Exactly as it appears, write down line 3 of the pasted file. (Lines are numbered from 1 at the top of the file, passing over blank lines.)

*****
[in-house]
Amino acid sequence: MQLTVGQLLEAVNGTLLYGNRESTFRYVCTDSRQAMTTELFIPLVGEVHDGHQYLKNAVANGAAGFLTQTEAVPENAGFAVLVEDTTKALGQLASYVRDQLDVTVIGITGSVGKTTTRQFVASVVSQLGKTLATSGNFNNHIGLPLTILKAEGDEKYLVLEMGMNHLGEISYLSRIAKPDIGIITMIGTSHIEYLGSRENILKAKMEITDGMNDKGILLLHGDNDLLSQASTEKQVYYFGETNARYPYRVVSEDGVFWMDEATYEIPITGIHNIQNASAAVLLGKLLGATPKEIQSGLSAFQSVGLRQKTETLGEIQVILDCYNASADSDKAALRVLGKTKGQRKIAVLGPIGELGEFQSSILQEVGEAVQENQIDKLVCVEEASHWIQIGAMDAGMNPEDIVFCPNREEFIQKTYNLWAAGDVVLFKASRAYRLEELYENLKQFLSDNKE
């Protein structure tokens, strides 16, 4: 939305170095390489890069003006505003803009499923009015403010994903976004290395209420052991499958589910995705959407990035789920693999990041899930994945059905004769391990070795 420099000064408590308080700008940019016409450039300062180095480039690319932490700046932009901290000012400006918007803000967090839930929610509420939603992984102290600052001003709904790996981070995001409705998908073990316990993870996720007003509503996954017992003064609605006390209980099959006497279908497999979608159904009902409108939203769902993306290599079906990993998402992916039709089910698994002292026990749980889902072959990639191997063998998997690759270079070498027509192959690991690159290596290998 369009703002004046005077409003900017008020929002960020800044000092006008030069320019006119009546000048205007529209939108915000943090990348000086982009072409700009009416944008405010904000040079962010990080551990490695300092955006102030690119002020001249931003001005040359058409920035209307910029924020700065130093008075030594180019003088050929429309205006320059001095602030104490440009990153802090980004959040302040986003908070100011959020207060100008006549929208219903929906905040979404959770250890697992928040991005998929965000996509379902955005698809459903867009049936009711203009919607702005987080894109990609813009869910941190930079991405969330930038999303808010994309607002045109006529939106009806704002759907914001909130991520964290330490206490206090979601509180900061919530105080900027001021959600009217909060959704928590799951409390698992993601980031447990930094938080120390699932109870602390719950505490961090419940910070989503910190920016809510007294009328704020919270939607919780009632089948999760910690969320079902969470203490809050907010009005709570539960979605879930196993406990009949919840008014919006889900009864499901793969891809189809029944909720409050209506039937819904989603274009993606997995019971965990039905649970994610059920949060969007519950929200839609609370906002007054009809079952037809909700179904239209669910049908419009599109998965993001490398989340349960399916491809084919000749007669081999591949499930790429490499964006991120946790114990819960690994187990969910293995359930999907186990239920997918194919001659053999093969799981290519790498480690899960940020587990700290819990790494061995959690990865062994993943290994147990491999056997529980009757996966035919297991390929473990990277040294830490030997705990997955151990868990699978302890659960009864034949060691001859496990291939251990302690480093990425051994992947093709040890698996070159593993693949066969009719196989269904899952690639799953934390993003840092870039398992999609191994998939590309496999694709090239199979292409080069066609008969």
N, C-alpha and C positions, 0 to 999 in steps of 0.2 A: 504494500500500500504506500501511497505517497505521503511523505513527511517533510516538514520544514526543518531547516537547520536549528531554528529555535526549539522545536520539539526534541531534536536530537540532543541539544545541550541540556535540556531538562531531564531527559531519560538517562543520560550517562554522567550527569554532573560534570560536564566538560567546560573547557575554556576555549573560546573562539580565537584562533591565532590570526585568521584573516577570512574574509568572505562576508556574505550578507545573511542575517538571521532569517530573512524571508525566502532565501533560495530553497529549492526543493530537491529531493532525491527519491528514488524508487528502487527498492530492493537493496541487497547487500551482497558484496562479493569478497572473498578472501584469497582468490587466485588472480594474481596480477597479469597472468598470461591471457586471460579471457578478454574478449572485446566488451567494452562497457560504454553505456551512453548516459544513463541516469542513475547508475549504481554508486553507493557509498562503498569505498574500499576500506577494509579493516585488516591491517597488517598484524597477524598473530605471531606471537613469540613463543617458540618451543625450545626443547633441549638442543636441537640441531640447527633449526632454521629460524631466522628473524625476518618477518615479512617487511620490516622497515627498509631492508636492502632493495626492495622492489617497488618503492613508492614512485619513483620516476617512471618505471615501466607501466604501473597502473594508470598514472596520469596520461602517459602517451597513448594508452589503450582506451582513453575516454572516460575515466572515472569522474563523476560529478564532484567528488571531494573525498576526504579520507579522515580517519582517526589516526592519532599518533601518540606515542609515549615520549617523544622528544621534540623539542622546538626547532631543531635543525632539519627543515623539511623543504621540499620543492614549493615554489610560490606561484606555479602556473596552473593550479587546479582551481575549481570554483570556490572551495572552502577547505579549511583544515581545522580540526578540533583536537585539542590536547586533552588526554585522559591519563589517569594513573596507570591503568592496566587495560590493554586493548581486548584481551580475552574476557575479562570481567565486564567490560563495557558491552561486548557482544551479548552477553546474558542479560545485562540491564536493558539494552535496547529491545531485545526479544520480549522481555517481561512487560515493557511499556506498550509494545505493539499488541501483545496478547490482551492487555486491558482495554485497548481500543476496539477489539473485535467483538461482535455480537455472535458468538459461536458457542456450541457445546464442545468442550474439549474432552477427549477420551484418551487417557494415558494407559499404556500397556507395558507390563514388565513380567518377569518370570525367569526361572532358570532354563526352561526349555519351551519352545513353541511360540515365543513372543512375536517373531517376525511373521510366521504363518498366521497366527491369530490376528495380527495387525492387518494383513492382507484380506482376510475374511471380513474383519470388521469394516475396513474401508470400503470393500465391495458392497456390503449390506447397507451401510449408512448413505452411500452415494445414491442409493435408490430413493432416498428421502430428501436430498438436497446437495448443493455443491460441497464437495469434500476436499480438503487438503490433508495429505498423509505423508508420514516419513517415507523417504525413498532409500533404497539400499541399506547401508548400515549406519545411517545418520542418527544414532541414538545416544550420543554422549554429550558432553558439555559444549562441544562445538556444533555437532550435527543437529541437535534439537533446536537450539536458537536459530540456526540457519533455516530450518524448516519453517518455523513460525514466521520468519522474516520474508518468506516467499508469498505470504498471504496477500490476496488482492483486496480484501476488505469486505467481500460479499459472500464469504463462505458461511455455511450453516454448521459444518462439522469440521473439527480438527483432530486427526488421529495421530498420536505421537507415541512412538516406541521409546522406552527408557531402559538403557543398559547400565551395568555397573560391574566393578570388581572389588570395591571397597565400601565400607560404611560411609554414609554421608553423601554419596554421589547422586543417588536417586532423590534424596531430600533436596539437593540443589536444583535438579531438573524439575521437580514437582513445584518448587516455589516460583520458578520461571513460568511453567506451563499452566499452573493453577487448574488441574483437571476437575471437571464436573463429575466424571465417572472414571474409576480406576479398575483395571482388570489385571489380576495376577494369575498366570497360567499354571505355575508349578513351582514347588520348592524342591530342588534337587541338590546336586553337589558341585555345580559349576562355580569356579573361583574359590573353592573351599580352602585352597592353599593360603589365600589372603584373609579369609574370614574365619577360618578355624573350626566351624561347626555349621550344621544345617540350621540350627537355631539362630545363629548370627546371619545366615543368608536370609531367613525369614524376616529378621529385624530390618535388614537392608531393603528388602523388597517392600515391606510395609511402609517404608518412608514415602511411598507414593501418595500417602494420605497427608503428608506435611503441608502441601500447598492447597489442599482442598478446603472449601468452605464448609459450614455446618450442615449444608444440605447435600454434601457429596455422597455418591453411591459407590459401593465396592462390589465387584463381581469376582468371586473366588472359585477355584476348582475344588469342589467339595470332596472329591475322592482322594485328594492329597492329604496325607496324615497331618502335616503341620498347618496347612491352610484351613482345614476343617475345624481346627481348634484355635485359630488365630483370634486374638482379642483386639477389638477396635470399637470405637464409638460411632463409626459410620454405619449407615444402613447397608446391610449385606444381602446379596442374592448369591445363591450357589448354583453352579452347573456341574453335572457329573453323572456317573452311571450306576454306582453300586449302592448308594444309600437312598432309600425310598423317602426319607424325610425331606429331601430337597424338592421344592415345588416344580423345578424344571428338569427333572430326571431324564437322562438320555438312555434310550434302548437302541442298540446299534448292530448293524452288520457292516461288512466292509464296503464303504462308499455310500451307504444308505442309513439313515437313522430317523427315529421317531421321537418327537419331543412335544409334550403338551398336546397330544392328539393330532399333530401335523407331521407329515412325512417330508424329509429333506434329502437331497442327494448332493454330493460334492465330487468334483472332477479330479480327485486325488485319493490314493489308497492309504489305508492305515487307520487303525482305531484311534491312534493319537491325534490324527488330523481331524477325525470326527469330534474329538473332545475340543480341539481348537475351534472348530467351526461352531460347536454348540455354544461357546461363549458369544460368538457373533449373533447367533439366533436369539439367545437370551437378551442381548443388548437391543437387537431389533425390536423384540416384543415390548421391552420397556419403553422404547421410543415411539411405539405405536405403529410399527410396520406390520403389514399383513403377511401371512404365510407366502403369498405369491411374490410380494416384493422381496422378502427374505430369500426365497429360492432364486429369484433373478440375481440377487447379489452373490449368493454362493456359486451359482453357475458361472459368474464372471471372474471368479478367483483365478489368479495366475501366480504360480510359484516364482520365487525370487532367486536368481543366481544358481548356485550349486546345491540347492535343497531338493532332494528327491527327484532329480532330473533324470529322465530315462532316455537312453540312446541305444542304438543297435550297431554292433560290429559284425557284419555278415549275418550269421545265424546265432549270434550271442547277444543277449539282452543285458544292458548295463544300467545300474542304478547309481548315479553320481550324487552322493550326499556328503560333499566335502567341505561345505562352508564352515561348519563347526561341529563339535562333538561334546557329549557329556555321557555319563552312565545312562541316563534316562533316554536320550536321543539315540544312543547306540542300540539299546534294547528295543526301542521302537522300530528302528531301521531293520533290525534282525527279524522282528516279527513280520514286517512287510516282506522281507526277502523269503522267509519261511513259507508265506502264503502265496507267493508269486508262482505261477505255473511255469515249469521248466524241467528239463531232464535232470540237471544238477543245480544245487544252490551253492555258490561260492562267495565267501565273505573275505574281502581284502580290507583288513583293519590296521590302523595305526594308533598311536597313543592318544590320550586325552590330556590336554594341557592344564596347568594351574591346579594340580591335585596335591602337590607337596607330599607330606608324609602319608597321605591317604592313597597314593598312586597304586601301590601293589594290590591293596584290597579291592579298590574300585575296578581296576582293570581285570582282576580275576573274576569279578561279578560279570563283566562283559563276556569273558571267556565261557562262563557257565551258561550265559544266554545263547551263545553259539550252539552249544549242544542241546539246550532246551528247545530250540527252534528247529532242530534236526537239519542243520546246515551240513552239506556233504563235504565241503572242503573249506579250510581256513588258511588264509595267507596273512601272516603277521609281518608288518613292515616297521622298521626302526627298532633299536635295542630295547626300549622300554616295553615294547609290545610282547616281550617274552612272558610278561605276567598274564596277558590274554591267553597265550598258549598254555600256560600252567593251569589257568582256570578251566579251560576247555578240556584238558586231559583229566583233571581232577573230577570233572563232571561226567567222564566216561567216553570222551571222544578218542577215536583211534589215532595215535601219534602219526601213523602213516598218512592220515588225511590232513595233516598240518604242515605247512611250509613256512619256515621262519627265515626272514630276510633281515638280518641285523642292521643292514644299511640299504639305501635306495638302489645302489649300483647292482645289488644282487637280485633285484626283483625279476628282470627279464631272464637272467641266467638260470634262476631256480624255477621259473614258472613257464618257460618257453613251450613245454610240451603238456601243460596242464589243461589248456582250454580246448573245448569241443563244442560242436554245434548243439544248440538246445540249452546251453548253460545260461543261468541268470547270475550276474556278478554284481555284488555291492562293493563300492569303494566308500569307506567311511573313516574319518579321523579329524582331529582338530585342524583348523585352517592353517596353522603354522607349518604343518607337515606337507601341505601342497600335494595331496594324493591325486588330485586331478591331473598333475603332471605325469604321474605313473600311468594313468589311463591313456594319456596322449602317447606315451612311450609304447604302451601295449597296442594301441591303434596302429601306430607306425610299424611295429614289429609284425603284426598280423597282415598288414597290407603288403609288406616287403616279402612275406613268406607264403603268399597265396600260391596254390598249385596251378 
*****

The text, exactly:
């Protein structure tokens, strides 16, 4: 939305170095390489890069003006505003803009499923009015403010994903976004290395209420052991499958589910995705959407990035789920693999990041899930994945059905004769391990070795 420099000064408590308080700008940019016409450039300062180095480039690319932490700046932009901290000012400006918007803000967090839930929610509420939603992984102290600052001003709904790996981070995001409705998908073990316990993870996720007003509503996954017992003064609605006390209980099959006497279908497999979608159904009902409108939203769902993306290599079906990993998402992916039709089910698994002292026990749980889902072959990639191997063998998997690759270079070498027509192959690991690159290596290998 369009703002004046005077409003900017008020929002960020800044000092006008030069320019006119009546000048205007529209939108915000943090990348000086982009072409700009009416944008405010904000040079962010990080551990490695300092955006102030690119002020001249931003001005040359058409920035209307910029924020700065130093008075030594180019003088050929429309205006320059001095602030104490440009990153802090980004959040302040986003908070100011959020207060100008006549929208219903929906905040979404959770250890697992928040991005998929965000996509379902955005698809459903867009049936009711203009919607702005987080894109990609813009869910941190930079991405969330930038999303808010994309607002045109006529939106009806704002759907914001909130991520964290330490206490206090979601509180900061919530105080900027001021959600009217909060959704928590799951409390698992993601980031447990930094938080120390699932109870602390719950505490961090419940910070989503910190920016809510007294009328704020919270939607919780009632089948999760910690969320079902969470203490809050907010009005709570539960979605879930196993406990009949919840008014919006889900009864499901793969891809189809029944909720409050209506039937819904989603274009993606997995019971965990039905649970994610059920949060969007519950929200839609609370906002007054009809079952037809909700179904239209669910049908419009599109998965993001490398989340349960399916491809084919000749007669081999591949499930790429490499964006991120946790114990819960690994187990969910293995359930999907186990239920997918194919001659053999093969799981290519790498480690899960940020587990700290819990790494061995959690990865062994993943290994147990491999056997529980009757996966035919297991390929473990990277040294830490030997705990997955151990868990699978302890659960009864034949060691001859496990291939251990302690480093990425051994992947093709040890698996070159593993693949066969009719196989269904899952690639799953934390993003840092870039398992999609191994998939590309496999694709090239199979292409080069066609008969």